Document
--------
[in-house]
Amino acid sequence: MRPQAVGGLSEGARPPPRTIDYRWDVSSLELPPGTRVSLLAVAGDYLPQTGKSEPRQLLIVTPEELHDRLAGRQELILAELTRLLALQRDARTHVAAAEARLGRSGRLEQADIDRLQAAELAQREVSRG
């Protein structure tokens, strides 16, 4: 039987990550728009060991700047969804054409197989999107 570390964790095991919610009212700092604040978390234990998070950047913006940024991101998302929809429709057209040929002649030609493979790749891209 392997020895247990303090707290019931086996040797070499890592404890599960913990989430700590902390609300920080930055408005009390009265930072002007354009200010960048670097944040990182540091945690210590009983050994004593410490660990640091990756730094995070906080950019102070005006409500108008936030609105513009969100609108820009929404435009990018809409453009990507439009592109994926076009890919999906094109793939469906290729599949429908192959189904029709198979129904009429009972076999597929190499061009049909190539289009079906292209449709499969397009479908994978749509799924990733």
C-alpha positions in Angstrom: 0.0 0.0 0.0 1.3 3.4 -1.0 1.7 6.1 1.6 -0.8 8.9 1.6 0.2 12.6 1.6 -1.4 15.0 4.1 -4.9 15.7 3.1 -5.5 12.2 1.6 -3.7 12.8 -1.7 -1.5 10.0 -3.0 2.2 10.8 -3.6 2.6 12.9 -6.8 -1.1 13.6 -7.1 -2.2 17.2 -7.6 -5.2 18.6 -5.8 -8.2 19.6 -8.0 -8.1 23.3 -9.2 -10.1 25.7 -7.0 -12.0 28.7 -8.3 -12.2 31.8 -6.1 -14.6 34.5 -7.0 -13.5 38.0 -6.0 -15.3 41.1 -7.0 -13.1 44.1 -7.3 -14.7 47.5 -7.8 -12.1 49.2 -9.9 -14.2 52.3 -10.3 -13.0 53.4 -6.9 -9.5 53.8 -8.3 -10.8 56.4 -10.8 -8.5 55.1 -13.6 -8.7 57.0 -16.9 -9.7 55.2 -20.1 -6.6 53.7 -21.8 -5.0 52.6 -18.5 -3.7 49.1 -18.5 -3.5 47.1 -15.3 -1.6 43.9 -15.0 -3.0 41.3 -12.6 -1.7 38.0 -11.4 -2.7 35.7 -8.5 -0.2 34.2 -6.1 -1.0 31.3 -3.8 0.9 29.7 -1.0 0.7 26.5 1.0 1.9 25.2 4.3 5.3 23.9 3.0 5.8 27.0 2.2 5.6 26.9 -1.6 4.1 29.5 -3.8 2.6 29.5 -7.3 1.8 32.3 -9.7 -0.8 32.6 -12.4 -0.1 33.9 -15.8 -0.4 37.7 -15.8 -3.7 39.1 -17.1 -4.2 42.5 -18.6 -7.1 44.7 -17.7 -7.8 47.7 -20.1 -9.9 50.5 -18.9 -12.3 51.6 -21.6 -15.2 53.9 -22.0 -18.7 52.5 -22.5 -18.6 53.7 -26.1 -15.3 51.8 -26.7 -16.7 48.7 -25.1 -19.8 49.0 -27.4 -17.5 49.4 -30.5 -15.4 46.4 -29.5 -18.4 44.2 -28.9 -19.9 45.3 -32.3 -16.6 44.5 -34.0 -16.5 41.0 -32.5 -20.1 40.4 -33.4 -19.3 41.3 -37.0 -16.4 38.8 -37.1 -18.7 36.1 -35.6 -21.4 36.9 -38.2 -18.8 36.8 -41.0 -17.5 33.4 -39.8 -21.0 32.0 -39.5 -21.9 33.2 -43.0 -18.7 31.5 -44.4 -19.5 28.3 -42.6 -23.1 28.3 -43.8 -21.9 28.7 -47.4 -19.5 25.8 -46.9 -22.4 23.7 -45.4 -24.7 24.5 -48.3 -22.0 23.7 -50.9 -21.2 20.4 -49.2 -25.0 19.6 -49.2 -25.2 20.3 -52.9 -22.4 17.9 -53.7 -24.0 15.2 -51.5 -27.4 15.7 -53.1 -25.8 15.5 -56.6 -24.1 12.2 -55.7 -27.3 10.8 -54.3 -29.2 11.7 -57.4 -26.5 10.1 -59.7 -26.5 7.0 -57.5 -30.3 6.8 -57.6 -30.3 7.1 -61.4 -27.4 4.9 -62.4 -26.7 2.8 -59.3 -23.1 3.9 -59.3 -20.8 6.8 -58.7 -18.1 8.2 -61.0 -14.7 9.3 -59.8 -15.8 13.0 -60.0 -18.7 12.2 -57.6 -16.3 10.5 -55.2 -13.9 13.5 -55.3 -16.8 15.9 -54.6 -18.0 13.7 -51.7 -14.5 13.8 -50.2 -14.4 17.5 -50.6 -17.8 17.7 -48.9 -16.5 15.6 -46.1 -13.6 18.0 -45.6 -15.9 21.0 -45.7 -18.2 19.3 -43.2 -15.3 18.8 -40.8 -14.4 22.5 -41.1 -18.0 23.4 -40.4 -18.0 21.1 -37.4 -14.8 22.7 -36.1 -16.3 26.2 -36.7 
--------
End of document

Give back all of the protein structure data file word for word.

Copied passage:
[in-house]
Amino acid sequence: MRPQAVGGLSEGARPPPRTIDYRWDVSSLELPPGTRVSLLAVAGDYLPQTGKSEPRQLLIVTPEELHDRLAGRQELILAELTRLLALQRDARTHVAAAEARLGRSGRLEQADIDRLQAAELAQREVSRG
């Protein structure tokens, strides 16, 4: 039987990550728009060991700047969804054409197989999107 570390964790095991919610009212700092604040978390234990998070950047913006940024991101998302929809429709057209040929002649030609493979790749891209 392997020895247990303090707290019931086996040797070499890592404890599960913990989430700590902390609300920080930055408005009390009265930072002007354009200010960048670097944040990182540091945690210590009983050994004593410490660990640091990756730094995070906080950019102070005006409500108008936030609105513009969100609108820009929404435009990018809409453009990507439009592109994926076009890919999906094109793939469906290729599949429908192959189904029709198979129904009429009972076999597929190499061009049909190539289009079906292209449709499969397009479908994978749509799924990733």
C-alpha positions in Angstrom: 0.0 0.0 0.0 1.3 3.4 -1.0 1.7 6.1 1.6 -0.8 8.9 1.6 0.2 12.6 1.6 -1.4 15.0 4.1 -4.9 15.7 3.1 -5.5 12.2 1.6 -3.7 12.8 -1.7 -1.5 10.0 -3.0 2.2 10.8 -3.6 2.6 12.9 -6.8 -1.1 13.6 -7.1 -2.2 17.2 -7.6 -5.2 18.6 -5.8 -8.2 19.6 -8.0 -8.1 23.3 -9.2 -10.1 25.7 -7.0 -12.0 28.7 -8.3 -12.2 31.8 -6.1 -14.6 34.5 -7.0 -13.5 38.0 -6.0 -15.3 41.1 -7.0 -13.1 44.1 -7.3 -14.7 47.5 -7.8 -12.1 49.2 -9.9 -14.2 52.3 -10.3 -13.0 53.4 -6.9 -9.5 53.8 -8.3 -10.8 56.4 -10.8 -8.5 55.1 -13.6 -8.7 57.0 -16.9 -9.7 55.2 -20.1 -6.6 53.7 -21.8 -5.0 52.6 -18.5 -3.7 49.1 -18.5 -3.5 47.1 -15.3 -1.6 43.9 -15.0 -3.0 41.3 -12.6 -1.7 38.0 -11.4 -2.7 35.7 -8.5 -0.2 34.2 -6.1 -1.0 31.3 -3.8 0.9 29.7 -1.0 0.7 26.5 1.0 1.9 25.2 4.3 5.3 23.9 3.0 5.8 27.0 2.2 5.6 26.9 -1.6 4.1 29.5 -3.8 2.6 29.5 -7.3 1.8 32.3 -9.7 -0.8 32.6 -12.4 -0.1 33.9 -15.8 -0.4 37.7 -15.8 -3.7 39.1 -17.1 -4.2 42.5 -18.6 -7.1 44.7 -17.7 -7.8 47.7 -20.1 -9.9 50.5 -18.9 -12.3 51.6 -21.6 -15.2 53.9 -22.0 -18.7 52.5 -22.5 -18.6 53.7 -26.1 -15.3 51.8 -26.7 -16.7 48.7 -25.1 -19.8 49.0 -27.4 -17.5 49.4 -30.5 -15.4 46.4 -29.5 -18.4 44.2 -28.9 -19.9 45.3 -32.3 -16.6 44.5 -34.0 -16.5 41.0 -32.5 -20.1 40.4 -33.4 -19.3 41.3 -37.0 -16.4 38.8 -37.1 -18.7 36.1 -35.6 -21.4 36.9 -38.2 -18.8 36.8 -41.0 -17.5 33.4 -39.8 -21.0 32.0 -39.5 -21.9 33.2 -43.0 -18.7 31.5 -44.4 -19.5 28.3 -42.6 -23.1 28.3 -43.8 -21.9 28.7 -47.4 -19.5 25.8 -46.9 -22.4 23.7 -45.4 -24.7 24.5 -48.3 -22.0 23.7 -50.9 -21.2 20.4 -49.2 -25.0 19.6 -49.2 -25.2 20.3 -52.9 -22.4 17.9 -53.7 -24.0 15.2 -51.5 -27.4 15.7 -53.1 -25.8 15.5 -56.6 -24.1 12.2 -55.7 -27.3 10.8 -54.3 -29.2 11.7 -57.4 -26.5 10.1 -59.7 -26.5 7.0 -57.5 -30.3 6.8 -57.6 -30.3 7.1 -61.4 -27.4 4.9 -62.4 -26.7 2.8 -59.3 -23.1 3.9 -59.3 -20.8 6.8 -58.7 -18.1 8.2 -61.0 -14.7 9.3 -59.8 -15.8 13.0 -60.0 -18.7 12.2 -57.6 -16.3 10.5 -55.2 -13.9 13.5 -55.3 -16.8 15.9 -54.6 -18.0 13.7 -51.7 -14.5 13.8 -50.2 -14.4 17.5 -50.6 -17.8 17.7 -48.9 -16.5 15.6 -46.1 -13.6 18.0 -45.6 -15.9 21.0 -45.7 -18.2 19.3 -43.2 -15.3 18.8 -40.8 -14.4 22.5 -41.1 -18.0 23.4 -40.4 -18.0 21.1 -37.4 -14.8 22.7 -36.1 -16.3 26.2 -36.7 